Bilateral dependency and supplier performance ambiguity in supply chain contracting: Evidence from the railroad industry

Akhil Bhardwaj, Mikko Ketokivi

Research output: Contribution to journalArticleScientificpeer-review

Abstract

Research on supply chain relationships tends to focus on power and asymmetric dependency. Our objective is to complement this approach by examining contractual challenges in the context of bilateral dependency. Our specific empirical focus is on how Indian Railways, one of the largest railroads in the world, manages warranty claims related to engine failures. Warranty resolution is complex, because failures typically involve the simultaneous failure of several engine subsystems provided by different suppliers, giving rise to supplier performance ambiguity. Through a combination of theoretical reflection rooted in transaction cost economics and an empirical analysis of Indian Railways supply chain, we argue that in the case of bilateral dependency, the “benign approach” is more efficient than the “muscular approach,” to use Oliver Williamson’s terminology. Specifically, while the latter is founded on unilateral decisions by the comparatively more powerful party, the former is based on voluntary long-term cooperation, and calls for mutual credible commitments and joint problem-solving. Additionally, we highlight that even if dependency is asymmetric at the outset, it can develop bilateral features over time. Theoretically, our research offers an enhanced understanding of trust in buyer-supplier relationships, emphasizing its organizational as opposed to personal basis.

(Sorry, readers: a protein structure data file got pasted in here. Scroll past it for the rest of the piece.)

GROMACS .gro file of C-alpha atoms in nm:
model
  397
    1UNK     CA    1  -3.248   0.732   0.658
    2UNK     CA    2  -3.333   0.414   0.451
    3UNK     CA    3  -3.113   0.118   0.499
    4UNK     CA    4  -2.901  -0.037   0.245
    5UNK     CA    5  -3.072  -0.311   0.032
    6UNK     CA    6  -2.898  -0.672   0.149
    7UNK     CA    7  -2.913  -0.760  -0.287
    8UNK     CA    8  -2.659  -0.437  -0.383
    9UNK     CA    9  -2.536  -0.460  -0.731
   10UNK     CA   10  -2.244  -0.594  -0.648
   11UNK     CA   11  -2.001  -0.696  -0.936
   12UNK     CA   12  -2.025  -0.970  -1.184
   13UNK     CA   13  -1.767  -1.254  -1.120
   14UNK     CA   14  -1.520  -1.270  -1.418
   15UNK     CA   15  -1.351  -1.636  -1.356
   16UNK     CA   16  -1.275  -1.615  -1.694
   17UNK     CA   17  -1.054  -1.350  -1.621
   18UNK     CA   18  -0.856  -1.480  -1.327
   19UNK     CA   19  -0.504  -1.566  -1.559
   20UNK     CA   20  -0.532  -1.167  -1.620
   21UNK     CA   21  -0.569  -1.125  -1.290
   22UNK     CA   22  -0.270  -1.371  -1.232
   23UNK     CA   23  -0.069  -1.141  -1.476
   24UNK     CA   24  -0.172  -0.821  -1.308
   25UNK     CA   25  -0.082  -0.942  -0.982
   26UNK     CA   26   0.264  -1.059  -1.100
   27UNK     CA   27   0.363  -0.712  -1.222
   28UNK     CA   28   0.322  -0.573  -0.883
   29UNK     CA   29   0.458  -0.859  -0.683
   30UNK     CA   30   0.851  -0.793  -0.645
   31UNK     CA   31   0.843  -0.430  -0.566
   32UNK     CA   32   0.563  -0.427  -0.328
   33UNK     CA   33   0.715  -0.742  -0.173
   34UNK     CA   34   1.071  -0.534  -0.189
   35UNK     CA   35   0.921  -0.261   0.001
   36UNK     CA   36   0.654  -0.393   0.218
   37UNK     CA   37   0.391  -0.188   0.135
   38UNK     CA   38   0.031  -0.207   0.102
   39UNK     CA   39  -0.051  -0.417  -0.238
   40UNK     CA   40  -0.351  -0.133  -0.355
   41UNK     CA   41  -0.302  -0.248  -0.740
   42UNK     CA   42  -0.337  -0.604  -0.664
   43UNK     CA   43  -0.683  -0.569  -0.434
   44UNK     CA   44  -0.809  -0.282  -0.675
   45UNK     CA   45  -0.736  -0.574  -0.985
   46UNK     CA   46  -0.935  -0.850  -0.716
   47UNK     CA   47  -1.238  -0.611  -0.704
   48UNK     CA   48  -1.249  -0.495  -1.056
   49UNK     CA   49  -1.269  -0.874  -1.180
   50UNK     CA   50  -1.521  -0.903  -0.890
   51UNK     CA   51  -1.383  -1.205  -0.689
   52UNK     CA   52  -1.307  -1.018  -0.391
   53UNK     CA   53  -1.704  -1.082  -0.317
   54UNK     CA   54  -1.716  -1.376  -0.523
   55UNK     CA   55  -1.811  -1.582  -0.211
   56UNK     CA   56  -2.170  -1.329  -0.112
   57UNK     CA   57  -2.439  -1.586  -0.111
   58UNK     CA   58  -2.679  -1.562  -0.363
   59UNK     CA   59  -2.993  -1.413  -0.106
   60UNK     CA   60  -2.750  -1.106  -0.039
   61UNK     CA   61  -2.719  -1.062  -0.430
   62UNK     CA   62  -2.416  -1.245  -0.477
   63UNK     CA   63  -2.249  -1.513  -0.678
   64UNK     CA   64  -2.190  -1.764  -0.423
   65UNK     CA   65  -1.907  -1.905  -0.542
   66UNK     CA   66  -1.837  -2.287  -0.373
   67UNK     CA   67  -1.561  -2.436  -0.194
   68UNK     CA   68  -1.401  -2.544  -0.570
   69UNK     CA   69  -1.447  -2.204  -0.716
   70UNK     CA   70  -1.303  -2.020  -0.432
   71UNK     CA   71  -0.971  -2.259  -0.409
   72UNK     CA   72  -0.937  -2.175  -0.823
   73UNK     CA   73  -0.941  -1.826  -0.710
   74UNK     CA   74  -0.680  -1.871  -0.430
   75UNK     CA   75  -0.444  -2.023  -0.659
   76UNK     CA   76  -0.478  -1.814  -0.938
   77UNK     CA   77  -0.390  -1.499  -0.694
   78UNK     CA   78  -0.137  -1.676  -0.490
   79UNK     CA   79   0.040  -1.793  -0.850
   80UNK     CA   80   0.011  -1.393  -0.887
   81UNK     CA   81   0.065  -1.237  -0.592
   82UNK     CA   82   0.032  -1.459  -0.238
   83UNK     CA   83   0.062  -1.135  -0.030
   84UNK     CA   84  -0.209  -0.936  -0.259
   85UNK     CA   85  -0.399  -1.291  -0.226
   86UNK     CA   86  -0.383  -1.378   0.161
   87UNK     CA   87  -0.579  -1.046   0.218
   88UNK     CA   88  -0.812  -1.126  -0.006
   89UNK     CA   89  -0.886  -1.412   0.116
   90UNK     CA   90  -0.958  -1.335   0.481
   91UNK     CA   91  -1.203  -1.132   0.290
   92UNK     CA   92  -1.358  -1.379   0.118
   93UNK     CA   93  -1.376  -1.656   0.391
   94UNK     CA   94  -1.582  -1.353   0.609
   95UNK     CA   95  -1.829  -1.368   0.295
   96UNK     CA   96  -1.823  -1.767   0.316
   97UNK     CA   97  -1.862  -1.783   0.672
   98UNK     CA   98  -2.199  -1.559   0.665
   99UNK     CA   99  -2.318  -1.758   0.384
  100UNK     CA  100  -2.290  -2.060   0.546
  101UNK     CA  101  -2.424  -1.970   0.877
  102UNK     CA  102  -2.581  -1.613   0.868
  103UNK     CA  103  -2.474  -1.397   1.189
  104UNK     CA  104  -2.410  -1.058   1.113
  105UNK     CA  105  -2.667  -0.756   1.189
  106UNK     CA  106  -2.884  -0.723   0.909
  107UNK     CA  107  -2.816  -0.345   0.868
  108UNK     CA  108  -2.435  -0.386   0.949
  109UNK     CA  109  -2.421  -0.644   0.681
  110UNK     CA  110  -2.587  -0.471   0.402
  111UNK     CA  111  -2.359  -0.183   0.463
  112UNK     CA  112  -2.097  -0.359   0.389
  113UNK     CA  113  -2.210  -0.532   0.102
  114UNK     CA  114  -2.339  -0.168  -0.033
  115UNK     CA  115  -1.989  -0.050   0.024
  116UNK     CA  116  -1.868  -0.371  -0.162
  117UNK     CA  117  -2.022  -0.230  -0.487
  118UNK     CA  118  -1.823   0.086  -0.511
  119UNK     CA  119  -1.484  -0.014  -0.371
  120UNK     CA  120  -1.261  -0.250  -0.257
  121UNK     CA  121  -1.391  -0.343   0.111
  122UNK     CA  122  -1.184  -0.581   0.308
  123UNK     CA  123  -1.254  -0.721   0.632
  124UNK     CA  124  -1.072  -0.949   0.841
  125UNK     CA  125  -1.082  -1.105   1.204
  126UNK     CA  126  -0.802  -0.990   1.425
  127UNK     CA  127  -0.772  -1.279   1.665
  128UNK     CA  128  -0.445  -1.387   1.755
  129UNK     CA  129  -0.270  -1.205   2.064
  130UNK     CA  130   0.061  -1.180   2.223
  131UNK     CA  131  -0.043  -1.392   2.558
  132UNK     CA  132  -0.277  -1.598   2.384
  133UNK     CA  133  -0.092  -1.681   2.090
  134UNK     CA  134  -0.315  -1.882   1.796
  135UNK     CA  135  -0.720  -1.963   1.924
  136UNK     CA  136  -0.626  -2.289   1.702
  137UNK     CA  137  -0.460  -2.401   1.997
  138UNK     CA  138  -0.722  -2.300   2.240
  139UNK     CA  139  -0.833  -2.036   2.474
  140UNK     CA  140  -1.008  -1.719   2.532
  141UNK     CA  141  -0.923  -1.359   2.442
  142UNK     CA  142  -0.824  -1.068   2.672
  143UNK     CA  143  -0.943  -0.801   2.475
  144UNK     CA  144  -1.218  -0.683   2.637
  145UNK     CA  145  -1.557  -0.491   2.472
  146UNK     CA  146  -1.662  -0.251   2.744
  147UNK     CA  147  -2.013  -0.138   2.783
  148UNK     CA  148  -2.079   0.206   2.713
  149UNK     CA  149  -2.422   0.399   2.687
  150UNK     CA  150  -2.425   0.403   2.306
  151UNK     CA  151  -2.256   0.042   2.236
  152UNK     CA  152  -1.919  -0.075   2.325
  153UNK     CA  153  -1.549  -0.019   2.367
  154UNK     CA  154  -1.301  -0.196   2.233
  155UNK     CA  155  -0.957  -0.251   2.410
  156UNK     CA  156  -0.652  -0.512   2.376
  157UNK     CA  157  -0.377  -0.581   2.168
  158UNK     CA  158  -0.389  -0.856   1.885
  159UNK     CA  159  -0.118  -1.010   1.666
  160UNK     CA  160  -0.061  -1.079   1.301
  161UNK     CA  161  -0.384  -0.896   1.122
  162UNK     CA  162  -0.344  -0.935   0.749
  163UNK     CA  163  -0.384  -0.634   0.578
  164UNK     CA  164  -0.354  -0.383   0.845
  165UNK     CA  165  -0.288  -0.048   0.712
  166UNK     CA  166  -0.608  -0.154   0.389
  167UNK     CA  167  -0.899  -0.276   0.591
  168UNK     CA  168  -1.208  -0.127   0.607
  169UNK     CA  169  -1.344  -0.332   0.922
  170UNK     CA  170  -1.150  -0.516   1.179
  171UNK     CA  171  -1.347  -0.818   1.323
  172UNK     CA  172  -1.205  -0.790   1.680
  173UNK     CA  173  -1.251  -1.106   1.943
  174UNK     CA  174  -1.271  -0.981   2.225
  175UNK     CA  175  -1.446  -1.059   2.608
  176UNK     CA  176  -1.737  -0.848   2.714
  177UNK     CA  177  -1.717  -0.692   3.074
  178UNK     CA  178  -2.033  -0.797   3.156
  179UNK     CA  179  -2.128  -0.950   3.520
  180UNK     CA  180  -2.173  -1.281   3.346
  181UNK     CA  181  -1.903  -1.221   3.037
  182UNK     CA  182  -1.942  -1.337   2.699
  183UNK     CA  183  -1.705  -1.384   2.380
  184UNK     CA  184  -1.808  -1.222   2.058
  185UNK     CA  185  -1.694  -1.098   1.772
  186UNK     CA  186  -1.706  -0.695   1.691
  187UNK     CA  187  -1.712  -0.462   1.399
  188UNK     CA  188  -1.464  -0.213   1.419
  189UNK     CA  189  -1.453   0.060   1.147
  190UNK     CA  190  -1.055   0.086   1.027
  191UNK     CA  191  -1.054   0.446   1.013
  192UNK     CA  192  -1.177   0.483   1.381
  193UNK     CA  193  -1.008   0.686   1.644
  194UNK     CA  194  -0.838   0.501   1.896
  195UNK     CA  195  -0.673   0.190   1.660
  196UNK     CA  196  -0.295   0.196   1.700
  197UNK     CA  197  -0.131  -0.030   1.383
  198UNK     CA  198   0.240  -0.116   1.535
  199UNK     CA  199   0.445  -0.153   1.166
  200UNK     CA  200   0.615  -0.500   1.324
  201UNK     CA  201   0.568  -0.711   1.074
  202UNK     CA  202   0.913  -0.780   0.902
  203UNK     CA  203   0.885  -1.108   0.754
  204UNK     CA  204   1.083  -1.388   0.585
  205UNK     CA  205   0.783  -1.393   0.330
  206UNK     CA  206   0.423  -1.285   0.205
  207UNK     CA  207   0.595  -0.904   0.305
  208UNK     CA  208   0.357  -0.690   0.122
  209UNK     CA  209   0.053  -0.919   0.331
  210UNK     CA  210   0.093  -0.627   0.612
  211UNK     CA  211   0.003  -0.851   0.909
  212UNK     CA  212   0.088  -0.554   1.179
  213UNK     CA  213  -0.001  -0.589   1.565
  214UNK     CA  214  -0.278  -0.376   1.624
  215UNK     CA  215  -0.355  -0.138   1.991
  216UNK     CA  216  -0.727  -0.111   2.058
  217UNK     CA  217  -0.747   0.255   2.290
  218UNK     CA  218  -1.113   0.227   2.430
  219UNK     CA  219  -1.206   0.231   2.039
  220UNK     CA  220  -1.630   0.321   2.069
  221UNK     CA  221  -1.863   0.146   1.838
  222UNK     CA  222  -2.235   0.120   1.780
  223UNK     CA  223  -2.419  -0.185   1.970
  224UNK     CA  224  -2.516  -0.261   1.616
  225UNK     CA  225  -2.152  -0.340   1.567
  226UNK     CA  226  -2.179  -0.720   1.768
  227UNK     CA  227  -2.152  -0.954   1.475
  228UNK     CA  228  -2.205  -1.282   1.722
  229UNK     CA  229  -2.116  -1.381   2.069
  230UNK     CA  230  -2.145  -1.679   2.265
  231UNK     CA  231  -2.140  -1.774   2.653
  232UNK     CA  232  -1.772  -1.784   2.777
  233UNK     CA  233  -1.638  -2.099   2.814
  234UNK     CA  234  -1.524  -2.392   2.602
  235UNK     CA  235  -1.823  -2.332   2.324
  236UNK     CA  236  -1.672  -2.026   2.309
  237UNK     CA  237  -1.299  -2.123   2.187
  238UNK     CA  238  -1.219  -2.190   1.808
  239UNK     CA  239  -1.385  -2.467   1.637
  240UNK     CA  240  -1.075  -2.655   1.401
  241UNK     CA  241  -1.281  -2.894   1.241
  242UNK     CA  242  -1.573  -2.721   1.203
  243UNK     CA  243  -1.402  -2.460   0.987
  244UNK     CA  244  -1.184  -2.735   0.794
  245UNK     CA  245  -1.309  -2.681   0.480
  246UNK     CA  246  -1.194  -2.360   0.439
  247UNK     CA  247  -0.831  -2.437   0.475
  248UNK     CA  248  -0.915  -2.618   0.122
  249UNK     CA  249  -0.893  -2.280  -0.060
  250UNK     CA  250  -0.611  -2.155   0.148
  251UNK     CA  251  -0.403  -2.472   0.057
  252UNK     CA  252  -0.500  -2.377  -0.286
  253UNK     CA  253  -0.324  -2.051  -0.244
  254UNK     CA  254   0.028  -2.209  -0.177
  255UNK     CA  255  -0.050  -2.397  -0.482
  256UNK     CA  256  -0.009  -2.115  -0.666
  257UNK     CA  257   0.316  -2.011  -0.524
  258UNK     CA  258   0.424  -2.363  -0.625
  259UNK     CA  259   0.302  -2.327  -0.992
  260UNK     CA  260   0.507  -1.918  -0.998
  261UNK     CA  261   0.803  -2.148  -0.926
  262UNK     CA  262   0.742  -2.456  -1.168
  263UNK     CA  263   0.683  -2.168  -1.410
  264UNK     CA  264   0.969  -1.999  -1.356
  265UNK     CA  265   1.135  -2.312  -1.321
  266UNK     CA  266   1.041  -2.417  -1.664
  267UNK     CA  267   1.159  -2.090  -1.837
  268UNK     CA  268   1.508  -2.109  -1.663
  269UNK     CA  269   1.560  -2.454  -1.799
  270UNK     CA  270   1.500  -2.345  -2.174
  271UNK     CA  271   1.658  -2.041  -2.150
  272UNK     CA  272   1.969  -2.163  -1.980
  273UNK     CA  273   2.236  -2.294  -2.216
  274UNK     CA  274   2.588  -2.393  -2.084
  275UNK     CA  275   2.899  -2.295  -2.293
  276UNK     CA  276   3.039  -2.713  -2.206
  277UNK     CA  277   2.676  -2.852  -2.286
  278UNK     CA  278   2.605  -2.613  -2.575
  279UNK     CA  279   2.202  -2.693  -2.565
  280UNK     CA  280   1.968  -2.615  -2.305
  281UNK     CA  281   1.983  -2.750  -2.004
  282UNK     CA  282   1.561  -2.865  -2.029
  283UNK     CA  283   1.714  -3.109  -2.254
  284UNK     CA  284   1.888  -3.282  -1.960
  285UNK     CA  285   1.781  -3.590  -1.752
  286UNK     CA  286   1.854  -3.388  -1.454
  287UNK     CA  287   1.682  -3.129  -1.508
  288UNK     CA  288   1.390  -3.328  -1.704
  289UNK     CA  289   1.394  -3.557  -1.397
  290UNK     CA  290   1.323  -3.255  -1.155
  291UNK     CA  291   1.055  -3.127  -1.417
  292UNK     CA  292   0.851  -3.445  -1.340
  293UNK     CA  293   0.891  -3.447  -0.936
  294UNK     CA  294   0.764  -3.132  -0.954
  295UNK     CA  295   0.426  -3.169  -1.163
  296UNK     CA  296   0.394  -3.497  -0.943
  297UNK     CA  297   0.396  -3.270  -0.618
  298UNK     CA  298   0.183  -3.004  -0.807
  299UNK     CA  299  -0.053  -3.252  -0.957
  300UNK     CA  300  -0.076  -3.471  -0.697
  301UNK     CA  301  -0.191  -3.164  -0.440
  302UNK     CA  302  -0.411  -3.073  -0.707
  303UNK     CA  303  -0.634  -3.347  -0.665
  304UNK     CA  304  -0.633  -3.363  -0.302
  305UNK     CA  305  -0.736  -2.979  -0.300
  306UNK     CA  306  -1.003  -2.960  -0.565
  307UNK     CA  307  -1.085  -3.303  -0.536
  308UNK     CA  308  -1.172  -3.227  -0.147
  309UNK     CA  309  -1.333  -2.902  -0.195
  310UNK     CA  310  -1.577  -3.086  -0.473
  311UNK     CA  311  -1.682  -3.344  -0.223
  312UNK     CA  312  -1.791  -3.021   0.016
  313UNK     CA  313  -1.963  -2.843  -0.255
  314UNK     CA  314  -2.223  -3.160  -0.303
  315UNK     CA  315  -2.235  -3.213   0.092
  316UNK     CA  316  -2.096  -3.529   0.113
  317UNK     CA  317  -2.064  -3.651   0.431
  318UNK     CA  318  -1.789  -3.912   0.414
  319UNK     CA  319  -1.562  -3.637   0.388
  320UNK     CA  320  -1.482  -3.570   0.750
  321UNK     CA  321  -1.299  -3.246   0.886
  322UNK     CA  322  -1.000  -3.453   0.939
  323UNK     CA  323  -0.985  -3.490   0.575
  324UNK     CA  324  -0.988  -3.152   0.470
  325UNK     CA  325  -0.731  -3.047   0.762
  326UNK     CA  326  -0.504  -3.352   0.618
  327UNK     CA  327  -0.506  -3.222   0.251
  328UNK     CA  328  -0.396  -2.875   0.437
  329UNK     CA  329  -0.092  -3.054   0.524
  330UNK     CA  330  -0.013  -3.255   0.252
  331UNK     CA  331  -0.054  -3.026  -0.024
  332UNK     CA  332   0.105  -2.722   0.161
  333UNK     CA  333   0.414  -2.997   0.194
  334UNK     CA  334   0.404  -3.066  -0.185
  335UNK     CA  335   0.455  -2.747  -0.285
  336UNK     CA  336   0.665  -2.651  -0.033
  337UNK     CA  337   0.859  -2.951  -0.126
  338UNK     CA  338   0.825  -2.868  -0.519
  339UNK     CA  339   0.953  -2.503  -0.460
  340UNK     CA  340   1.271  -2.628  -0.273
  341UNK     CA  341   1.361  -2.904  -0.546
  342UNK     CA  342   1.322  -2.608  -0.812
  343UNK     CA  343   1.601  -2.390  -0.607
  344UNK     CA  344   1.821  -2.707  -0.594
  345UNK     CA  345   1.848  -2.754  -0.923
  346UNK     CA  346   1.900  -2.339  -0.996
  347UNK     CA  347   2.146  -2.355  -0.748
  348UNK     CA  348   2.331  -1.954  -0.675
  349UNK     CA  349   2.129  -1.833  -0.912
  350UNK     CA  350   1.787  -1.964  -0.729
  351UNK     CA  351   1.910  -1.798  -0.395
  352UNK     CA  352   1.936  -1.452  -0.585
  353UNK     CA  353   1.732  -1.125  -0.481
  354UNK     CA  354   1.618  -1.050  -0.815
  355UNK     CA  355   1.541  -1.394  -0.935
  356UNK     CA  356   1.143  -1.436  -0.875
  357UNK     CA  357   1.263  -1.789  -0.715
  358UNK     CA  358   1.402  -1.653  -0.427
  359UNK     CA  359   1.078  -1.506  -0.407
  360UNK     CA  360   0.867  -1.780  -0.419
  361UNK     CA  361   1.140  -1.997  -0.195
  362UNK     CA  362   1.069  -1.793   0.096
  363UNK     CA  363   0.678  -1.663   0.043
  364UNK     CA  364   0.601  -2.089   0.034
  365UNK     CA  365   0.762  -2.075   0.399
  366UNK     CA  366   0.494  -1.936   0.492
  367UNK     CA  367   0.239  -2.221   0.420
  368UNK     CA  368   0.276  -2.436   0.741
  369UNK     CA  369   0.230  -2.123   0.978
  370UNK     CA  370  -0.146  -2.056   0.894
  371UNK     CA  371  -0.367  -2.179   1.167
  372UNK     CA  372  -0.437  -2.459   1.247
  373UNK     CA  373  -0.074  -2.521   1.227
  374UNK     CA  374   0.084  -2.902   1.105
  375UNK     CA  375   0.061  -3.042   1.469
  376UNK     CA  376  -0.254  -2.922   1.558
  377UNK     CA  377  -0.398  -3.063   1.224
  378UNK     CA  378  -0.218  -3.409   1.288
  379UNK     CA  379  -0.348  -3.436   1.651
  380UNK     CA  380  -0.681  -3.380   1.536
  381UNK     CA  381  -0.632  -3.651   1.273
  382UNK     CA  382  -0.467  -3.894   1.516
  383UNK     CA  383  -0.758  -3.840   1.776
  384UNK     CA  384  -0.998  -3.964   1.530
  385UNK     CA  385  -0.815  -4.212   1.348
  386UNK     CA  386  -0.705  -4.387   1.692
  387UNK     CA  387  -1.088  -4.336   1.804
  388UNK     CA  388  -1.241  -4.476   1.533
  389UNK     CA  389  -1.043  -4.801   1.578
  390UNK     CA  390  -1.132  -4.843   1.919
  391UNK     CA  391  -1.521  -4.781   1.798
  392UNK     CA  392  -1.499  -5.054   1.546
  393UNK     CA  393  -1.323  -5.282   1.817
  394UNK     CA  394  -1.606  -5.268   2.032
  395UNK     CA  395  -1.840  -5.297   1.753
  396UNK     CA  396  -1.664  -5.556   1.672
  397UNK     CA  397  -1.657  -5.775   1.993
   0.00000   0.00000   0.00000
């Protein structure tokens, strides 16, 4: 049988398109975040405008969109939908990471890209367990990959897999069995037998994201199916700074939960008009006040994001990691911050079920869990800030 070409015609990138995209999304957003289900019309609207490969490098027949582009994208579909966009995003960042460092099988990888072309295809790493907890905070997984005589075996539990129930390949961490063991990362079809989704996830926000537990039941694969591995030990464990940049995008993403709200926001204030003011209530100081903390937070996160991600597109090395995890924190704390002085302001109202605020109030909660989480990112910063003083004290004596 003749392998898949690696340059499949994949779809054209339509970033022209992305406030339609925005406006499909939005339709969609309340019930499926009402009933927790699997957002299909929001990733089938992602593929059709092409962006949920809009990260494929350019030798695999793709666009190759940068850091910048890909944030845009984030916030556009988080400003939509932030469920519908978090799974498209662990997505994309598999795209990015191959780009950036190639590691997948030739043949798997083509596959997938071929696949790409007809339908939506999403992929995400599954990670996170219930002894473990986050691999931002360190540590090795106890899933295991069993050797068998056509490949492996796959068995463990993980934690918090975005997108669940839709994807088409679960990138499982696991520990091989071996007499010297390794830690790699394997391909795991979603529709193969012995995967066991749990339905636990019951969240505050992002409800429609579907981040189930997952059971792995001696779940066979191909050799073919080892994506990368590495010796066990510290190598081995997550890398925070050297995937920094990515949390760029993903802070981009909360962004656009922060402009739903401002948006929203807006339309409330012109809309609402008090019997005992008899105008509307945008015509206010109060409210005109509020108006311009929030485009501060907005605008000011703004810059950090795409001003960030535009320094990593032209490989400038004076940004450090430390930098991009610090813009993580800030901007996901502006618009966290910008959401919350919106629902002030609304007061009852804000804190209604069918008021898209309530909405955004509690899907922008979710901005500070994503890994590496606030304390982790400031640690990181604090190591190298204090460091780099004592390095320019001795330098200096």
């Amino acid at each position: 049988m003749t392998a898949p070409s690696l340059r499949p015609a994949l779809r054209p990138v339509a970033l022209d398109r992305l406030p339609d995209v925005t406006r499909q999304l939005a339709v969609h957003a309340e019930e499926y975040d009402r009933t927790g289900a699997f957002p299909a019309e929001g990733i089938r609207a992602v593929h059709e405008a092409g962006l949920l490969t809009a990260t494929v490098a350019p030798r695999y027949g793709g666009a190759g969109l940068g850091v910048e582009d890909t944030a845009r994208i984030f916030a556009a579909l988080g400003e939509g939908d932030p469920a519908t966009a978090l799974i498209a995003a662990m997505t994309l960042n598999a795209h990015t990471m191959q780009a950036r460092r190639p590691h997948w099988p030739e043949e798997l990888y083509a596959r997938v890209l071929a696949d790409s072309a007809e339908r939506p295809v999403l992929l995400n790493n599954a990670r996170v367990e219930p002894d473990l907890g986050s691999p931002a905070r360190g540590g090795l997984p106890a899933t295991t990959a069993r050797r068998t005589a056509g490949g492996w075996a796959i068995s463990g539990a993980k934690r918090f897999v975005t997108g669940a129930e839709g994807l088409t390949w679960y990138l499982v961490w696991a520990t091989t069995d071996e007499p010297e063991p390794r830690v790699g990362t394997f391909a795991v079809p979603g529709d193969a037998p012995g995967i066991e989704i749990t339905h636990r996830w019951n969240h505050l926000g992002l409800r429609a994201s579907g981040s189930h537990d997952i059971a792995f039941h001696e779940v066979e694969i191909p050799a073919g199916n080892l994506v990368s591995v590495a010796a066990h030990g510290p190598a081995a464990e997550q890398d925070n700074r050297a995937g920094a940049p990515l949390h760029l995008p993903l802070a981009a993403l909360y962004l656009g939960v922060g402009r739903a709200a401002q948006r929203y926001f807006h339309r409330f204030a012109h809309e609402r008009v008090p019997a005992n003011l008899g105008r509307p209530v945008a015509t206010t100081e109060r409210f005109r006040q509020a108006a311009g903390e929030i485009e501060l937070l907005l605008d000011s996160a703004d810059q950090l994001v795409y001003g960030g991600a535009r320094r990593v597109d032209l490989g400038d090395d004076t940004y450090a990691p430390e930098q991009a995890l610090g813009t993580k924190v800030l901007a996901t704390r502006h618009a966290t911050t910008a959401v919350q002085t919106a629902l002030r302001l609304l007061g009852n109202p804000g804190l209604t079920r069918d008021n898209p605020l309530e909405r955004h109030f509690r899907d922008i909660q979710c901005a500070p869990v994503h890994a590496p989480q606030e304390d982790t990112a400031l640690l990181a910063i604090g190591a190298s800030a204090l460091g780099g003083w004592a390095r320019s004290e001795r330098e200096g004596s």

Original languageEnglish
JournalJournal of Operations Management
Early online dateJun 2020
DOIs
Publication statusE-pub ahead of print - Jun 2020

Keywords

  • Transaction cost economics
  • System failure
  • Supply chain management
  • Bounded hindsight
  • Outsourcing
  • Contracting

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